1. Yep, I’d expect the EMI is a function of construction layout (and inductor type), plus the radiation from the power supply leads (notice no capacitor from Vin to ground, so those leads to the battery/power source had better be short). The choice of 100kHz might be something to change, but basically: the major factors determining the ripple, efficiency and radiation are not coming from the 723 circuit – it is supplying a reasonably standard PWM square wave, as any regulator – modern or otherwise – would have to do; it is up to those components around the chip – the PNP transistors (or P-Ch MOSFET or whatever you might use) plus the inductor and capacitor and board layout… I’d suspect modern chips with exactly those external components would do as badly (except in drop-out voltage, perhaps, but that’s mainly because the 723 wants a supply significantly higher than it’s 7.1V output reference supply circuit… a 12V output version would do better, and a change from the Darlington PNP circuit to a single modern PNP or a MOSFET could do even better still, although substituting a MOSFET would involve changes to the circuit around CL/CS/VOUT and possibly some fanciness in the gate circuit to speed up the switching times without forcing R5 to be too low).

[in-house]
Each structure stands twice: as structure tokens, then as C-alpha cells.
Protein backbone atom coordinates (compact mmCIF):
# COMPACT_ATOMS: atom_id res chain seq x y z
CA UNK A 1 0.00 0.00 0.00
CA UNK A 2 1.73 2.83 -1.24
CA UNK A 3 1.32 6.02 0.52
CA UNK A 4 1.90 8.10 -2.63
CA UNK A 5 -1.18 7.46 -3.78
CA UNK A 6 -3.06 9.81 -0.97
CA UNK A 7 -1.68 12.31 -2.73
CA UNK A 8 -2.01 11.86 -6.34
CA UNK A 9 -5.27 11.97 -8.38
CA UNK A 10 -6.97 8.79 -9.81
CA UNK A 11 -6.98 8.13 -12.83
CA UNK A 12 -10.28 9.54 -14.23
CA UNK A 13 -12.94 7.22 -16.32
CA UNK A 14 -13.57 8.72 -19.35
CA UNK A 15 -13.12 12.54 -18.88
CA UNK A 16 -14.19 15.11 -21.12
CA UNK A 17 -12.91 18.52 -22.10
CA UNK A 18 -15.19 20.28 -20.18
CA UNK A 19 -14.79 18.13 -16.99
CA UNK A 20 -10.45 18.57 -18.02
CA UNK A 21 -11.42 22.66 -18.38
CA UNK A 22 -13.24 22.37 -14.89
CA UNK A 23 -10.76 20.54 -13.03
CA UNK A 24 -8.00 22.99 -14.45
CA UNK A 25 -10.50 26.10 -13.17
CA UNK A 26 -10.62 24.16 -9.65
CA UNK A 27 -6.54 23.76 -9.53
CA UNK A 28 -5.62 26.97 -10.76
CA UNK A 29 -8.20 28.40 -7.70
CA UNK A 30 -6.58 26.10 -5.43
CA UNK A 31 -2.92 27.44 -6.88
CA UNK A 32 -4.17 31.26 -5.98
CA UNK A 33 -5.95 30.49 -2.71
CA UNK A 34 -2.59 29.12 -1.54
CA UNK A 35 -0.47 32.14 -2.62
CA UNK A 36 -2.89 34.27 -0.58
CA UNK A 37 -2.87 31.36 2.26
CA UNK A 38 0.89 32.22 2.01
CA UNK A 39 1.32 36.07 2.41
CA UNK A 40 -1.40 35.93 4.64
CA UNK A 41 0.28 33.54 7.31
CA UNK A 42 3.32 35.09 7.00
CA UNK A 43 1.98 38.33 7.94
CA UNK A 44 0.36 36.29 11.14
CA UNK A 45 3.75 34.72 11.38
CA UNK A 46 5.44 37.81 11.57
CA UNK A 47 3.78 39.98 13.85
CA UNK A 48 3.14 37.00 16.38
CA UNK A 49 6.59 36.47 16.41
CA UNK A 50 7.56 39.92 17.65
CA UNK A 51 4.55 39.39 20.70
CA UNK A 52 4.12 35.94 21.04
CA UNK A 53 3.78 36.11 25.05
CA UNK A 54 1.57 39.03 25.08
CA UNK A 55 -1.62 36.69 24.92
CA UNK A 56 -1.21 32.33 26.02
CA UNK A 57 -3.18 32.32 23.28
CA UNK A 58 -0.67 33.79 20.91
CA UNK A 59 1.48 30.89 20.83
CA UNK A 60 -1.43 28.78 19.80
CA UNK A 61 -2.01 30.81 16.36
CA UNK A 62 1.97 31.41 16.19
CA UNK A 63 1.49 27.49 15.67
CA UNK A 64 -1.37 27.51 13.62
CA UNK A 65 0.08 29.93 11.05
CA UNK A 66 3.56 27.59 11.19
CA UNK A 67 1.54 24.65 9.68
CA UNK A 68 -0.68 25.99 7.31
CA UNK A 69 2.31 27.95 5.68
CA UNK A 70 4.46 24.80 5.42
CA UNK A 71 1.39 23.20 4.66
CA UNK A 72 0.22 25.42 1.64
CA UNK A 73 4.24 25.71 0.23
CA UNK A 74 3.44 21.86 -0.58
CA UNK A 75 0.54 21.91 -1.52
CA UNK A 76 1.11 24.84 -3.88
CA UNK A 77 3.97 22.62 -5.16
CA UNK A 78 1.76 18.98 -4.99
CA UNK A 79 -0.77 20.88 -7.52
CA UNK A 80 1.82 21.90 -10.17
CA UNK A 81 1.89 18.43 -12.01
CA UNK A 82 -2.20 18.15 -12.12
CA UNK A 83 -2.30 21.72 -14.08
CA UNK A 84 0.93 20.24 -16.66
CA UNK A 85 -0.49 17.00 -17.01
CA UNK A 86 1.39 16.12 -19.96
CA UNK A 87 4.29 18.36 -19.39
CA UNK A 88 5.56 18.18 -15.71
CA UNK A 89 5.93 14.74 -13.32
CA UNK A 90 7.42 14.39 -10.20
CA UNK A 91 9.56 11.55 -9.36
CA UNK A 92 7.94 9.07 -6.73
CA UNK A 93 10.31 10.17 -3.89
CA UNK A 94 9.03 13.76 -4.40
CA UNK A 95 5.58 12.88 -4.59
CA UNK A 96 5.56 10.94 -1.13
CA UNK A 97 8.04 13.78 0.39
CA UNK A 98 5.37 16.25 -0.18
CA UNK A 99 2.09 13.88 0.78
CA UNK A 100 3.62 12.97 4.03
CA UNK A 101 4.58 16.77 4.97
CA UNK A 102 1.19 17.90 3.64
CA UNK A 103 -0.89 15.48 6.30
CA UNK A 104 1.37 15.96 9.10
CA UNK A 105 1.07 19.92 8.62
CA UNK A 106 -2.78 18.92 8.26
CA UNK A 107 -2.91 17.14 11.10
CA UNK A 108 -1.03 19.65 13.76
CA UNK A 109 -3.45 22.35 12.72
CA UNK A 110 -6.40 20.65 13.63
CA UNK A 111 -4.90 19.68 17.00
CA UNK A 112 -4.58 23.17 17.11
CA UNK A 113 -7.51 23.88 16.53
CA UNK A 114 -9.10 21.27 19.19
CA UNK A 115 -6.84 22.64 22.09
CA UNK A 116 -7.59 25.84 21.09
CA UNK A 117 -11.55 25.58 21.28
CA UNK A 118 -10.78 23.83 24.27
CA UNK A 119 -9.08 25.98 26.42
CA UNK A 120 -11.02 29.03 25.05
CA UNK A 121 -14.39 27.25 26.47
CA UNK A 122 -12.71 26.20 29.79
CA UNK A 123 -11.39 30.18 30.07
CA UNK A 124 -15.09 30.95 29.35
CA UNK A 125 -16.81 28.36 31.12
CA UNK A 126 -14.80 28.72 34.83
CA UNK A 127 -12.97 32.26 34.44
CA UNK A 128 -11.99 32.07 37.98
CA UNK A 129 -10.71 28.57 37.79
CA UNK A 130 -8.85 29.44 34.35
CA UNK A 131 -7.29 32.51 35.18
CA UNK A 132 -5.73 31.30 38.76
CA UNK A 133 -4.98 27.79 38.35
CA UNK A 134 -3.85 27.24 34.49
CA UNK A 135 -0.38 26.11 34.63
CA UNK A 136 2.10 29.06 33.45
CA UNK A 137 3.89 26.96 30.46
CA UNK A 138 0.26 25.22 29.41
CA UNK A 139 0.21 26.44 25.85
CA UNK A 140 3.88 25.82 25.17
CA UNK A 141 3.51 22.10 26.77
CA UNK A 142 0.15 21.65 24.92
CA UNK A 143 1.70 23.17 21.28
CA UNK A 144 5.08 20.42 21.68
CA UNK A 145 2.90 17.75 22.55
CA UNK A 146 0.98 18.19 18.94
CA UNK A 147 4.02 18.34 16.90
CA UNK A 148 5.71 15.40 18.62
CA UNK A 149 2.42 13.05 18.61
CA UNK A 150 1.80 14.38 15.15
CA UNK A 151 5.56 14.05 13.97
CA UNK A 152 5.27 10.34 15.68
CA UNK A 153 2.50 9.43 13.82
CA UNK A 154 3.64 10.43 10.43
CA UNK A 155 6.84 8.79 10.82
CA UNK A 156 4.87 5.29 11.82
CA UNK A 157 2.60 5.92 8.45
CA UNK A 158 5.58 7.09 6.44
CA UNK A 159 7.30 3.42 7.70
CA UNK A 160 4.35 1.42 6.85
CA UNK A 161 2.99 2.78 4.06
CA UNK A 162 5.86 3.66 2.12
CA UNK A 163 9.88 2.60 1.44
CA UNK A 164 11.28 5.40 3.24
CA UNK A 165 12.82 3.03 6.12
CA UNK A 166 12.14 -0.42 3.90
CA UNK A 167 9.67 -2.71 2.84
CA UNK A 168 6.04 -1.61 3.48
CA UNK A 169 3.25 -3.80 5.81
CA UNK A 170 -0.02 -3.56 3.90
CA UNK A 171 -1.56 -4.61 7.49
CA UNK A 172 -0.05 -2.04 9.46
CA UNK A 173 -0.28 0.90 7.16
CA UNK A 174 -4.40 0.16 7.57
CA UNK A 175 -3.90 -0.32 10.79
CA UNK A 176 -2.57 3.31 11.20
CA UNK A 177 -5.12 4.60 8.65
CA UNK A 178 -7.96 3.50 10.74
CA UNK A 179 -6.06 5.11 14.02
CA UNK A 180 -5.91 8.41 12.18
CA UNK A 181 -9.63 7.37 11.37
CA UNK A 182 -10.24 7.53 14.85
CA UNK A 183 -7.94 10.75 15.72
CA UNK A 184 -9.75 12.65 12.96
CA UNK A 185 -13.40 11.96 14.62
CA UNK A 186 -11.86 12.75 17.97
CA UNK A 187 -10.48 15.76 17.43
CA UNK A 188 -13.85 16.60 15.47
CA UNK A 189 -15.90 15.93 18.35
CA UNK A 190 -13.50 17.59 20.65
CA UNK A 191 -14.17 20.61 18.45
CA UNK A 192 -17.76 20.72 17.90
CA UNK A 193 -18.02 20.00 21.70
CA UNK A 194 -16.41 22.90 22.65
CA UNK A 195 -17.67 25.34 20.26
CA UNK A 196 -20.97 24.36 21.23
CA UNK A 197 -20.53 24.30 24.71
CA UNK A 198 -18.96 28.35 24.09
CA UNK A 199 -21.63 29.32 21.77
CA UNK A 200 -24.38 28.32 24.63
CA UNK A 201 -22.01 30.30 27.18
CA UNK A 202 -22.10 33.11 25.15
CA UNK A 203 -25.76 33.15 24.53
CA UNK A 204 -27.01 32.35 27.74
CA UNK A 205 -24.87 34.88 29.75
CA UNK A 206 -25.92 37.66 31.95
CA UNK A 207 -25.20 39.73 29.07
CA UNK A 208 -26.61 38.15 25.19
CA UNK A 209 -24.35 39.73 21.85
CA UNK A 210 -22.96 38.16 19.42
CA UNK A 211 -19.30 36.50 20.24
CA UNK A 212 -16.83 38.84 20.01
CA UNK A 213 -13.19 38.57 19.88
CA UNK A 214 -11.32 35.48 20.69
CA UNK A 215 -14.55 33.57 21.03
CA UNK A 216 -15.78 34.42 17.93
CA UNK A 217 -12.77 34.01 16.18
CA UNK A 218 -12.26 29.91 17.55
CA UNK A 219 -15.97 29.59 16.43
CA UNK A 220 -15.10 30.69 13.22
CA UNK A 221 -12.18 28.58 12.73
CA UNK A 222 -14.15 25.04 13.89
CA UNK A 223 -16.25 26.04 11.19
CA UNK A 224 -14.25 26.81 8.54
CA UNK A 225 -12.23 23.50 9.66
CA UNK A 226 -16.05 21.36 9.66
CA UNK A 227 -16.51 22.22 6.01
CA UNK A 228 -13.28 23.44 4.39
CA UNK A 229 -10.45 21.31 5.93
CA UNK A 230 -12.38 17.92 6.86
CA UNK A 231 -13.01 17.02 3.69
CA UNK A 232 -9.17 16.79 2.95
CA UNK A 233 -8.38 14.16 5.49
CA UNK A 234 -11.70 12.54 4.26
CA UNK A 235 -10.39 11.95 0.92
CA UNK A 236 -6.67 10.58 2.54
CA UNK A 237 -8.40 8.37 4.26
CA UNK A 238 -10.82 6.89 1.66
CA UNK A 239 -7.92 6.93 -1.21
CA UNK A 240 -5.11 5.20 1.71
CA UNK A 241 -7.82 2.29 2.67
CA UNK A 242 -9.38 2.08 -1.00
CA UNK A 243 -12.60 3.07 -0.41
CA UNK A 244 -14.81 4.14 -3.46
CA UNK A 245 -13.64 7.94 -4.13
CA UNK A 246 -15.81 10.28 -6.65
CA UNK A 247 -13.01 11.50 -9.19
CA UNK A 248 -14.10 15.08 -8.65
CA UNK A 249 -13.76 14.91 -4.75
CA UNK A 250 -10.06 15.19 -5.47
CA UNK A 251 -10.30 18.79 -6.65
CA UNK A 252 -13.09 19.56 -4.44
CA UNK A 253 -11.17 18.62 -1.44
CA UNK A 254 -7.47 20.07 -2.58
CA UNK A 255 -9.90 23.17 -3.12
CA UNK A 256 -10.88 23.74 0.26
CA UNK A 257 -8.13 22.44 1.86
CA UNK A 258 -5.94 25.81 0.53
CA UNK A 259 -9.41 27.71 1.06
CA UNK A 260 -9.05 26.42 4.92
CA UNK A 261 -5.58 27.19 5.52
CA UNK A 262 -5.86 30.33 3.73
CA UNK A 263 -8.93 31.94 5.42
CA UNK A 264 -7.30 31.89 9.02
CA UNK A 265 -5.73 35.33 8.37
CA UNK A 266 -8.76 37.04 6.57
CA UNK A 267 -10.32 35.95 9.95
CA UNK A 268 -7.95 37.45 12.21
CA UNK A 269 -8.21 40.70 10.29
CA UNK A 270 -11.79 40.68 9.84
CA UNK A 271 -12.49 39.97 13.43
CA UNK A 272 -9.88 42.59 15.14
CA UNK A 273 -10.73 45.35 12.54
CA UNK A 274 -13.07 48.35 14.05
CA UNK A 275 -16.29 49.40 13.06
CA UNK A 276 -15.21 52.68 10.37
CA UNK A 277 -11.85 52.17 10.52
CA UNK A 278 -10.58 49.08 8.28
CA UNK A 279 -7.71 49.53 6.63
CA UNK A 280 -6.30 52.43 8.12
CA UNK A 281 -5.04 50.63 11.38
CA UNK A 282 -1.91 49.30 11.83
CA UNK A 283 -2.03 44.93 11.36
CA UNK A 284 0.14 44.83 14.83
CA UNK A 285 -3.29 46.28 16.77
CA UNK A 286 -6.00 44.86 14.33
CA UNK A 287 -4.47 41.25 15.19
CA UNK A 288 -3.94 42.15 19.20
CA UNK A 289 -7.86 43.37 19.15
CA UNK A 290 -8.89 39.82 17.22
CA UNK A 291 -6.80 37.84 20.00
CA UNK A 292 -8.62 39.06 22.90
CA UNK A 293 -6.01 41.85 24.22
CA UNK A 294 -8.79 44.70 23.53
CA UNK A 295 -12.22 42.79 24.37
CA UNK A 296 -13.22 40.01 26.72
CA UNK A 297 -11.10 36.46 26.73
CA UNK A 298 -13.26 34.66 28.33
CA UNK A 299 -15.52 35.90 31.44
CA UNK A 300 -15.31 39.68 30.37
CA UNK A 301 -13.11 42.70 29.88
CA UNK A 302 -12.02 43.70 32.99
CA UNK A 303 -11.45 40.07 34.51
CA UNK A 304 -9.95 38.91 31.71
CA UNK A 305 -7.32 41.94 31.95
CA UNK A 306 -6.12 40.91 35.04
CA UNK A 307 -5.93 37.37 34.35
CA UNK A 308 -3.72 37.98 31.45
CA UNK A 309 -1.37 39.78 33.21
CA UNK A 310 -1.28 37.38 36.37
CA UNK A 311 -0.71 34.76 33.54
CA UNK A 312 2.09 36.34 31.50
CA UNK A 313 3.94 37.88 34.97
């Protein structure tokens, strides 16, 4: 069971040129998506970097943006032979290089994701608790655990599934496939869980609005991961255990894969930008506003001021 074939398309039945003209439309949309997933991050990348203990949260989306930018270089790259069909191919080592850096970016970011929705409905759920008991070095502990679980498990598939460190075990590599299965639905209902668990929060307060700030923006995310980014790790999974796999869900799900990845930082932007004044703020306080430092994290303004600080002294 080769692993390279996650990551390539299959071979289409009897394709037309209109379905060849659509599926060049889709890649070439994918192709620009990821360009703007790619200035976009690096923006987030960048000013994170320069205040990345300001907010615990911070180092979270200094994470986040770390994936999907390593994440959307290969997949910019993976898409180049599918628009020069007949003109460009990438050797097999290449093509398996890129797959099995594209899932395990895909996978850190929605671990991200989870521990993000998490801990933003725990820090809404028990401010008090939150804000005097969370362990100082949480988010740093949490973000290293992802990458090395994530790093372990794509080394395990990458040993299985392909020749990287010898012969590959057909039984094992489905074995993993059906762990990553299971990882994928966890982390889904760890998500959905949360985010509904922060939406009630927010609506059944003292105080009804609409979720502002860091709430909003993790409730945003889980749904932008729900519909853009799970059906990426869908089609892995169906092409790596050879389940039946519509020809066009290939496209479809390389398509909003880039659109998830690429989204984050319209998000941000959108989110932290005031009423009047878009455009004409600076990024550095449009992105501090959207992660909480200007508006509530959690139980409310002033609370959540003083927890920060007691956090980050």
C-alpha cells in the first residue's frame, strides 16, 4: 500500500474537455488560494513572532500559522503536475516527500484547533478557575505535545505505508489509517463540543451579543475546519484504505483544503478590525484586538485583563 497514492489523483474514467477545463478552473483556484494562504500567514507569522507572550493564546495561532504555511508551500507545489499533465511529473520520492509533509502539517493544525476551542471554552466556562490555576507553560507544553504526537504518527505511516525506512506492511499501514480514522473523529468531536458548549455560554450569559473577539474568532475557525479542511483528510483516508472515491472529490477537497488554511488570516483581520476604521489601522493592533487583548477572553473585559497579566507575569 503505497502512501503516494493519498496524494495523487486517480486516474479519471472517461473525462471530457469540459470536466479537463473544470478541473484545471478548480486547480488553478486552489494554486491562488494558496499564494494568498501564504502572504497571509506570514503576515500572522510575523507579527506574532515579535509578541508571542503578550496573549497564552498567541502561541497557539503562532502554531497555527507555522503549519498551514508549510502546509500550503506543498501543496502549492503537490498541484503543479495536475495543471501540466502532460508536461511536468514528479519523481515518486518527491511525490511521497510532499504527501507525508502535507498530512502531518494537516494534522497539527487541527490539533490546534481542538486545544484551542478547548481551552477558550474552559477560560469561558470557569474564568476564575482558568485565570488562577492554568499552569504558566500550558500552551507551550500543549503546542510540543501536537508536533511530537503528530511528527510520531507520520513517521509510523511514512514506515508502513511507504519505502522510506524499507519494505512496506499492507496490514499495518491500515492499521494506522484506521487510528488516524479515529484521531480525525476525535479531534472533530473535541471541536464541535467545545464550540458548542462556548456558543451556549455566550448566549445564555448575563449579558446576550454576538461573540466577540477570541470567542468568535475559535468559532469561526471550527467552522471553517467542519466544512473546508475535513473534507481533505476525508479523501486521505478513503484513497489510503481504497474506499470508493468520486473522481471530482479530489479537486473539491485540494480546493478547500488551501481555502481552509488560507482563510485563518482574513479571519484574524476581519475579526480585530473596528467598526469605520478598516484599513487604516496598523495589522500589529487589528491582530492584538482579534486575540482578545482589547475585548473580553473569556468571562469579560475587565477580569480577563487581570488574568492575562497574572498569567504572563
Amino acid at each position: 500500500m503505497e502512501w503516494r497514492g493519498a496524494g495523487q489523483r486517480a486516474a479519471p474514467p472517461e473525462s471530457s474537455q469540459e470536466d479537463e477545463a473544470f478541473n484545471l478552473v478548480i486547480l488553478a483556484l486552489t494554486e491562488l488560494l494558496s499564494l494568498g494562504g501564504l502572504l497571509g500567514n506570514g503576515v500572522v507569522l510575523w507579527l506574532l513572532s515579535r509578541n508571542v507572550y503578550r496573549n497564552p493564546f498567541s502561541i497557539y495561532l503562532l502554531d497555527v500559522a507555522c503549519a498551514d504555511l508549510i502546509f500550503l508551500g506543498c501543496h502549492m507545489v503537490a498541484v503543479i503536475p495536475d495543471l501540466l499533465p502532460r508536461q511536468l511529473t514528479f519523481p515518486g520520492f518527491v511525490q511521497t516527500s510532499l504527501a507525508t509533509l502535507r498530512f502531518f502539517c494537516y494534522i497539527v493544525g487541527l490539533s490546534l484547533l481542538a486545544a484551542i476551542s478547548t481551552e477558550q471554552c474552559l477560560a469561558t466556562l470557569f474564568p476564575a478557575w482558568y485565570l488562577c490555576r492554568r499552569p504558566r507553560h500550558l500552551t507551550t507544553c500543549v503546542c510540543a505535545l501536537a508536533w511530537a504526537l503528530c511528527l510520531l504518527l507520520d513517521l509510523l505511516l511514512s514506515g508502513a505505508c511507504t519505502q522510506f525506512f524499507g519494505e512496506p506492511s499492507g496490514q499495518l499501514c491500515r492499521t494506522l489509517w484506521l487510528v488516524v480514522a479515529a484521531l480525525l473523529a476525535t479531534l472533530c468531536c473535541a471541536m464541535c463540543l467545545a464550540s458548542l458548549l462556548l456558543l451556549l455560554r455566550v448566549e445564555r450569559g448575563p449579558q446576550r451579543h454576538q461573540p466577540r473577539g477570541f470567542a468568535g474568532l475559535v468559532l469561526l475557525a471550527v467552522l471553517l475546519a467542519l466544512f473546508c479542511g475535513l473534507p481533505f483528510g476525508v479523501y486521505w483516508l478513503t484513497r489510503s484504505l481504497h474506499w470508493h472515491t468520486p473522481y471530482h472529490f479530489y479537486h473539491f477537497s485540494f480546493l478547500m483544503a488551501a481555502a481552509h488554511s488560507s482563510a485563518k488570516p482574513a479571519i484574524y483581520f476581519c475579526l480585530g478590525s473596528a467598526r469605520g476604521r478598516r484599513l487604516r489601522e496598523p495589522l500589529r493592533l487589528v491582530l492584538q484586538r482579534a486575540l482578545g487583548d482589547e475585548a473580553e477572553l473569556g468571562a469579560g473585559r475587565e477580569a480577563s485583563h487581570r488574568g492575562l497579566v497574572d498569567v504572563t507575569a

Overall, I think the 723 is still a good chip for all sorts of modern designs so long as the supply voltage isn’t under 9v, even for switchmode applications… but this particular switchmode circuit isn’t great – partly because it doesn’t make use of good components that weren’t available back then, but also because it seems to be designed to cope with a wide range of high input voltages (hence the constant-current supply into T1’s base, plus the Darlington configuration to reduce power dissipation in the IC that might occur only when the supply is high – the 723’s output transistor could drive T2 directly otherwise).. In general, if you try to make a circuit flexible (in terms of input voltage, for instance) you get a performance that is a bit worse than one designed specifically for a narrower range of conditions.

  4. Back in the 1970s DEC used the 723 as the main control element of switchmode power supplies. However it was used in a circuit that was considerably more complex than the datasheet example circuit.